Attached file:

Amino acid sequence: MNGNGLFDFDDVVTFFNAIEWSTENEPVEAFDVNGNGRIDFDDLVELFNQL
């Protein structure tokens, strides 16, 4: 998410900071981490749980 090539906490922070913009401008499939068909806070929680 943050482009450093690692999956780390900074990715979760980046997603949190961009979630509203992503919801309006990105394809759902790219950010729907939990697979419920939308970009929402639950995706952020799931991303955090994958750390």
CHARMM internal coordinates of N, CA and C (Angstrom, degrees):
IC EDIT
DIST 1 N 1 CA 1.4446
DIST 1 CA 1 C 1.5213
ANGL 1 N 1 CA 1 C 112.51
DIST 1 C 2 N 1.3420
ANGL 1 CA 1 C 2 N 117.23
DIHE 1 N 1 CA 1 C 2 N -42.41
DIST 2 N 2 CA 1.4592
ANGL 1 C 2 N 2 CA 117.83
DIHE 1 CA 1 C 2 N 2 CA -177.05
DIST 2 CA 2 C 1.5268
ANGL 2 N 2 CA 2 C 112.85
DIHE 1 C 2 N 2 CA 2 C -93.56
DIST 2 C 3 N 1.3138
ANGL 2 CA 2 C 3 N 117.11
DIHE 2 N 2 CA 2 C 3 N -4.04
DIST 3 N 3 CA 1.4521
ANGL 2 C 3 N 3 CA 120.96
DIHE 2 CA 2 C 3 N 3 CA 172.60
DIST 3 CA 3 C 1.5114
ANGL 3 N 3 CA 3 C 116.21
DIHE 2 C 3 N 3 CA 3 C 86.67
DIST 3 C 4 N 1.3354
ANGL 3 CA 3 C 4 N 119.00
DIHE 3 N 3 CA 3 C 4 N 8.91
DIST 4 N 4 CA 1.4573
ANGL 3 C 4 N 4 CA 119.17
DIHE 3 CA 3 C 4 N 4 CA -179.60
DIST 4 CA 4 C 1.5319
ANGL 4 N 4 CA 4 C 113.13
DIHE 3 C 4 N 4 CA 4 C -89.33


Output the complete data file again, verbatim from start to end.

Amino acid sequence: MNGNGLFDFDDVVTFFNAIEWSTENEPVEAFDVNGNGRIDFDDLVELFNQL
């Protein structure tokens, strides 16, 4: 998410900071981490749980 090539906490922070913009401008499939068909806070929680 943050482009450093690692999956780390900074990715979760980046997603949190961009979630509203992503919801309006990105394809759902790219950010729907939990697979419920939308970009929402639950995706952020799931991303955090994958750390």
CHARMM internal coordinates of N, CA and C (Angstrom, degrees):
IC EDIT
DIST 1 N 1 CA 1.4446
DIST 1 CA 1 C 1.5213
ANGL 1 N 1 CA 1 C 112.51
DIST 1 C 2 N 1.3420
ANGL 1 CA 1 C 2 N 117.23
DIHE 1 N 1 CA 1 C 2 N -42.41
DIST 2 N 2 CA 1.4592
ANGL 1 C 2 N 2 CA 117.83
DIHE 1 CA 1 C 2 N 2 CA -177.05
DIST 2 CA 2 C 1.5268
ANGL 2 N 2 CA 2 C 112.85
DIHE 1 C 2 N 2 CA 2 C -93.56
DIST 2 C 3 N 1.3138
ANGL 2 CA 2 C 3 N 117.11
DIHE 2 N 2 CA 2 C 3 N -4.04
DIST 3 N 3 CA 1.4521
ANGL 2 C 3 N 3 CA 120.96
DIHE 2 CA 2 C 3 N 3 CA 172.60
DIST 3 CA 3 C 1.5114
ANGL 3 N 3 CA 3 C 116.21
DIHE 2 C 3 N 3 CA 3 C 86.67
DIST 3 C 4 N 1.3354
ANGL 3 CA 3 C 4 N 119.00
DIHE 3 N 3 CA 3 C 4 N 8.91
DIST 4 N 4 CA 1.4573
ANGL 3 C 4 N 4 CA 119.17
DIHE 3 CA 3 C 4 N 4 CA -179.60
DIST 4 CA 4 C 1.5319
ANGL 4 N 4 CA 4 C 113.13
DIHE 3 C 4 N 4 CA 4 C -89.33